Regional and seasonal variability in Antarctic sea ice and snow thickness: surface and airborne LiDAR validation of estimates from ICESat laser altimetry
Worby, AP and Ackley, S and Lieser, JL and Xie, H and Steer, AD, Regional and seasonal variability in Antarctic sea ice and snow thickness: surface and airborne LiDAR validation of estimates from ICESat laser altimetry, International Glaciological Society symposium Sea Ice in the Physical and Biogeochemical System 2010, 31 May - 4 June 2010, Tromso, Norway, pp. 57A105. (2010) [Conference Extract]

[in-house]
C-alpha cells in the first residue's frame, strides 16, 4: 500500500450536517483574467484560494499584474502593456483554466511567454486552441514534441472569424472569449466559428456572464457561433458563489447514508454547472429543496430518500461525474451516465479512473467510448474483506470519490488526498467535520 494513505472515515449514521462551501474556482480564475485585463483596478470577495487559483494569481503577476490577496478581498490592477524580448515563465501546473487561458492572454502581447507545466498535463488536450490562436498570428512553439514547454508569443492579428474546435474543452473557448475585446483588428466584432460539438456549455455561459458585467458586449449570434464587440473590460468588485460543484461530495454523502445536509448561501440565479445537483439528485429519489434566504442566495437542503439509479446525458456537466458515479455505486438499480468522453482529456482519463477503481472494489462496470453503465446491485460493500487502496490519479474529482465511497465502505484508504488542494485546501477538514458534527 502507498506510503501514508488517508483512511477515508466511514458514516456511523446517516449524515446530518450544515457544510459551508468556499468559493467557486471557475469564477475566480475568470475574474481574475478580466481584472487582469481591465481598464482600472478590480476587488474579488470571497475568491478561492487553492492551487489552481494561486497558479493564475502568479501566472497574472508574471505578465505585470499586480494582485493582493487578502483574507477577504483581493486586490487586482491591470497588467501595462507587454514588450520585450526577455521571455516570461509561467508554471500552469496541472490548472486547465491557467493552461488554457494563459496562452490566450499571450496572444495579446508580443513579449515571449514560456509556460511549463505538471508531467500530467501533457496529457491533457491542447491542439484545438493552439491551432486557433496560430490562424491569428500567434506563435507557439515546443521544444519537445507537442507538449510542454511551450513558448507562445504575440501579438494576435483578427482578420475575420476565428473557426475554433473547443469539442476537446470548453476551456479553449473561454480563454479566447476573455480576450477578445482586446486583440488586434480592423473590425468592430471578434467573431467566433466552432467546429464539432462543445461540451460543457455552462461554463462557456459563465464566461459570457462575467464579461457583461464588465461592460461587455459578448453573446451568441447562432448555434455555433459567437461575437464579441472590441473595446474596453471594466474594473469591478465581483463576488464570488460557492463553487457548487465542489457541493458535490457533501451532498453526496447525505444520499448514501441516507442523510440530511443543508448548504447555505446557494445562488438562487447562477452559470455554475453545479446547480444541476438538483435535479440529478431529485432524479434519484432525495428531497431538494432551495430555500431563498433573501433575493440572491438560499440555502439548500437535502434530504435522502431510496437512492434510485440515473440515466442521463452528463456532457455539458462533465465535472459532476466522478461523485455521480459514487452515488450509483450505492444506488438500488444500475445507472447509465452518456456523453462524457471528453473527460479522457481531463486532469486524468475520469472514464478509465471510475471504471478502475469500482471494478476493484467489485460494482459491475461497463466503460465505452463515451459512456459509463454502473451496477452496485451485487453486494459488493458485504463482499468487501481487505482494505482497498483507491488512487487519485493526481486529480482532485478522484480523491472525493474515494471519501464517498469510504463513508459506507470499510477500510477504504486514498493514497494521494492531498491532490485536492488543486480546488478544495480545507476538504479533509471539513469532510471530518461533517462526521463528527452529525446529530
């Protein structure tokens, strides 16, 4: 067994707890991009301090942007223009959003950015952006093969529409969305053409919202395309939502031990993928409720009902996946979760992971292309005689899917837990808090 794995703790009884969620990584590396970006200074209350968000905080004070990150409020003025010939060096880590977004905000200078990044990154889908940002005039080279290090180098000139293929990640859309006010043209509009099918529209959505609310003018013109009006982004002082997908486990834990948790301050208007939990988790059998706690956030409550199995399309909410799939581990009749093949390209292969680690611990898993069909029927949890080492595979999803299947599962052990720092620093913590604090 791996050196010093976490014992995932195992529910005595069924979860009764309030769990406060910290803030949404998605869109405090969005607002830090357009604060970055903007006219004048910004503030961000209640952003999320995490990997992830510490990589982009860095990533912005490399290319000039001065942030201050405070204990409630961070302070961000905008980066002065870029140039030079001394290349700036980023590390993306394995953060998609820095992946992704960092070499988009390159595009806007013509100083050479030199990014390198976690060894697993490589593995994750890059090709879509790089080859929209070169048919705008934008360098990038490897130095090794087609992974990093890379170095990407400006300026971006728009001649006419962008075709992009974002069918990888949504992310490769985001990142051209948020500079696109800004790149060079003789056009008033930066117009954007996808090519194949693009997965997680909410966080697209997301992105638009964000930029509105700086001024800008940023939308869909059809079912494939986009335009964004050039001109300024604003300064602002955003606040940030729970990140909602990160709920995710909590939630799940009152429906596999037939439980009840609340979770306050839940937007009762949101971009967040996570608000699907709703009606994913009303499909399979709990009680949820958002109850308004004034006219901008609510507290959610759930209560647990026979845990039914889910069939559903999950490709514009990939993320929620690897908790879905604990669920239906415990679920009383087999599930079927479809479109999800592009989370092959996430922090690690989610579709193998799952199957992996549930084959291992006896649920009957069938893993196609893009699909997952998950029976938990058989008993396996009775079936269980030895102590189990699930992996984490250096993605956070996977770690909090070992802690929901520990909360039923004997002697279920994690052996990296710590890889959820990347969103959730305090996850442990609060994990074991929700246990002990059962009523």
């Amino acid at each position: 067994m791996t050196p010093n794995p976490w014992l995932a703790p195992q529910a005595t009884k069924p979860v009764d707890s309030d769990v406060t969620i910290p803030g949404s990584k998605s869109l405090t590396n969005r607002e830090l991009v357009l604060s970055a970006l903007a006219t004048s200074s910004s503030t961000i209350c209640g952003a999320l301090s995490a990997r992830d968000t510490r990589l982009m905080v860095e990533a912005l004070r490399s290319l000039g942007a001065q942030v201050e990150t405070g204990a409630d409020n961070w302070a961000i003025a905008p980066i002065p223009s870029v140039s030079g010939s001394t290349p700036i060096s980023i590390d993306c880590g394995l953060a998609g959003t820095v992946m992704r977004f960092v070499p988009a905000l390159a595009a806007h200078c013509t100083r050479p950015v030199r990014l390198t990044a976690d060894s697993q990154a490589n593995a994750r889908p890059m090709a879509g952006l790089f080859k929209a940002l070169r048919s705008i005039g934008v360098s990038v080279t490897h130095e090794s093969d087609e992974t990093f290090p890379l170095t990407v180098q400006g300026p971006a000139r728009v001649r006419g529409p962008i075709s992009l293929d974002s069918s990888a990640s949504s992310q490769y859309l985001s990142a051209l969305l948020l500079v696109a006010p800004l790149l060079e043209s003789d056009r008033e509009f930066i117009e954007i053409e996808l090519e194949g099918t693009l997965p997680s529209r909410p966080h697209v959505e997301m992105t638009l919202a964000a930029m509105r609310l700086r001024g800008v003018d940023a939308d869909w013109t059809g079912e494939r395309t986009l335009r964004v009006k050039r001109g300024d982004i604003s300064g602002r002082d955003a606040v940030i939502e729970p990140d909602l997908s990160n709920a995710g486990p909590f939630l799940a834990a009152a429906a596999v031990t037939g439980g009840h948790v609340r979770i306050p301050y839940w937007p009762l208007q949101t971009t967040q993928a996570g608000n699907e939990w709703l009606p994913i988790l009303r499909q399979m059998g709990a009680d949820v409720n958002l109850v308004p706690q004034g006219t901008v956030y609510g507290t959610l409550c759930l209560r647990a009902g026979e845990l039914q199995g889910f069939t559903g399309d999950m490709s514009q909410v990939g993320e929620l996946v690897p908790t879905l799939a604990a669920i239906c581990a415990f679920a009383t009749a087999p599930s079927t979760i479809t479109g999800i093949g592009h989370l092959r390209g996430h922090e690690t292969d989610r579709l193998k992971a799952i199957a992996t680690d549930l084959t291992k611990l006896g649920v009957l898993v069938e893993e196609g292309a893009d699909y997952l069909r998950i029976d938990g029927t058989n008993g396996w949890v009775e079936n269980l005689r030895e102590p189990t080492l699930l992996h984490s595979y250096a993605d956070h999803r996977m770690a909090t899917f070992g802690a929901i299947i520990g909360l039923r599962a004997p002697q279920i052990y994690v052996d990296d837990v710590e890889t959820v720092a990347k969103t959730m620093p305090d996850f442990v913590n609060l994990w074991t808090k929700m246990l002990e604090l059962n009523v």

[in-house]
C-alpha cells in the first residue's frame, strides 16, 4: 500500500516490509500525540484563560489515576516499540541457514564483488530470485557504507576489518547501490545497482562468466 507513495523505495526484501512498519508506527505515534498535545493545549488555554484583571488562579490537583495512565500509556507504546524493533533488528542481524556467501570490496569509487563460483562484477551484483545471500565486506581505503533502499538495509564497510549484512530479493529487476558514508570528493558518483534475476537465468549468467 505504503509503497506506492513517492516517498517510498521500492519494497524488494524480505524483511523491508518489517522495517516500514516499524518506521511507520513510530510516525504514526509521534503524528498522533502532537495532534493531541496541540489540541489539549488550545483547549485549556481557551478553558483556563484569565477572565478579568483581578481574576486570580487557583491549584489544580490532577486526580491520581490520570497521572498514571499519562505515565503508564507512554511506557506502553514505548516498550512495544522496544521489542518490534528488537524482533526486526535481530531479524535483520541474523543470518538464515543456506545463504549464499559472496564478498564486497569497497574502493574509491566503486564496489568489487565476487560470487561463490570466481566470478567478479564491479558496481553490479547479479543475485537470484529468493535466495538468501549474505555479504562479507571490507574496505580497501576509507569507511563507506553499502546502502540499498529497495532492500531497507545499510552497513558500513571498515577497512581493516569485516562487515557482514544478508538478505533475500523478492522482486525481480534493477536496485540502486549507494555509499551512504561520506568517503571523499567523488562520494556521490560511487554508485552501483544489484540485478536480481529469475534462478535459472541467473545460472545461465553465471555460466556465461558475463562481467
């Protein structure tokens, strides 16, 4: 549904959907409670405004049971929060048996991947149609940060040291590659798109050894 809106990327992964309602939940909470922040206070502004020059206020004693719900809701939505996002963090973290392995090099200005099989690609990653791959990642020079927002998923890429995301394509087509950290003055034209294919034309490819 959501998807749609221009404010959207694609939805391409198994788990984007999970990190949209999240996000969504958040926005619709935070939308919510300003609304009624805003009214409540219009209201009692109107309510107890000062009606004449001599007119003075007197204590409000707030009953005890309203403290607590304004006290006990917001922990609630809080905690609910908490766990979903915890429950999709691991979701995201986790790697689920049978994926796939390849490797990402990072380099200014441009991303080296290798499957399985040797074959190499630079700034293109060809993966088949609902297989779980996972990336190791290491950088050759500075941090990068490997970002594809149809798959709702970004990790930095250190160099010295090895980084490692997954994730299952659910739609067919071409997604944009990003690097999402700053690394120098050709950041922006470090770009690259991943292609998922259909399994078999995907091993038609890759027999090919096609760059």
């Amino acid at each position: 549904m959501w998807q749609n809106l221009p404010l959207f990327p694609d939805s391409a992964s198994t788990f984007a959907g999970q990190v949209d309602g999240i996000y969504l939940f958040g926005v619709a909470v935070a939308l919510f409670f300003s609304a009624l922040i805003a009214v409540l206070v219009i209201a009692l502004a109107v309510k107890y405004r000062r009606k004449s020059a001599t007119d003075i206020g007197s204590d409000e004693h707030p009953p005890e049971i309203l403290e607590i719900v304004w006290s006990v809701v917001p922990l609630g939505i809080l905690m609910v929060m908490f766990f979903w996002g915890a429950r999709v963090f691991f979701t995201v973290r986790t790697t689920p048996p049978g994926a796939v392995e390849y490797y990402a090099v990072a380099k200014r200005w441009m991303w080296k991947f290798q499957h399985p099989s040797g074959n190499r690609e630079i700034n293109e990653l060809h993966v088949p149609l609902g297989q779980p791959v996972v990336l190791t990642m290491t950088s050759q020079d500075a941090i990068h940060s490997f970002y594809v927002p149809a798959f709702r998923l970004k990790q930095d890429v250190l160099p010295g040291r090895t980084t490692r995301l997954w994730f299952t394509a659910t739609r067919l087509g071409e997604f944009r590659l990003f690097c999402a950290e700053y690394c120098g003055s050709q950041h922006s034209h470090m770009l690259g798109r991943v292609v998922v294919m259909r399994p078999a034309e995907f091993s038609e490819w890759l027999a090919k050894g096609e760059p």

Satellite remote sensing offers the only means of providing routine global coverage of the Antarctic sea-ice zone, but until recently the retrieval of sea-ice and snow-thickness data has not been possible from satellite-based instruments. While routine thickness products are still some way off, ESA’s ERS-1/2 missions and NASA’s ICESat mission have yielded results from radar and laser altimeters, respectively, which suggest that these could be obtained from improved measurements of freeboard combined with buoyancy theory. However, a number of important challenges are still to be resolved in the interpretation of altimetry data, including examination of the validity of the assumption of constant ice and snow thickness and density (and therefore a constant isostatic relationship) across all regions and for all seasons. This paper will investigate the relationships between sea-ice and snow thickness from two major Antarctic field experiments conducted in 2007 and relate the results to near-coincident satellite and aircraft data, including ICESat laser altimetry, airborne laser altimetry, aerial photography and the AMSR-E snow-thickness product. The Sea Ice Physics and Ecosystem eXperiment (SIPEX) was conducted in the narrow band of East Antarctic sea ice near 120° E while the Sea Ice Mass Balance of Antarctica (SIMBA) program was conducted in the more consolidated ice cover of the Bellingshausen Sea at 90° W. During SIPEX 15 ice stations were occupied at which extensive in situ measurements were made in addition to underway ship-based observations of sea-ice and snow-cover thickness. Additionally, airborne laser altimetry was conducted in some regions yielding a valuable source of intermediate resolution data that was calibrated over drilled transects across ice floes. During SIMBA, which was predominantly a Lagrangian drift experiment, a single ice floe was occupied and sampled for almost 30 days. Repeated transects were taken over three different ice- and snow-thickness regimes on the floe and ice mass-balance buoys provided point measurements of snow- and ice-thickness changes during the experiment. Thus temporal changes in the springtime characteristics of this floe can be assessed. Limited spatial variability in SIMBA was also measured using the same methodology as SIPEX for underway ship-based observations of sea-ice and snow-cover thickness. Similarities and differences between the two regions and comparisons to the ICESat altimetric results using algorithms generated from the field data are expected to yield better estimation and quantification of errors in generating Antarctic snow- and ice-thickness fields from satellite altimetry.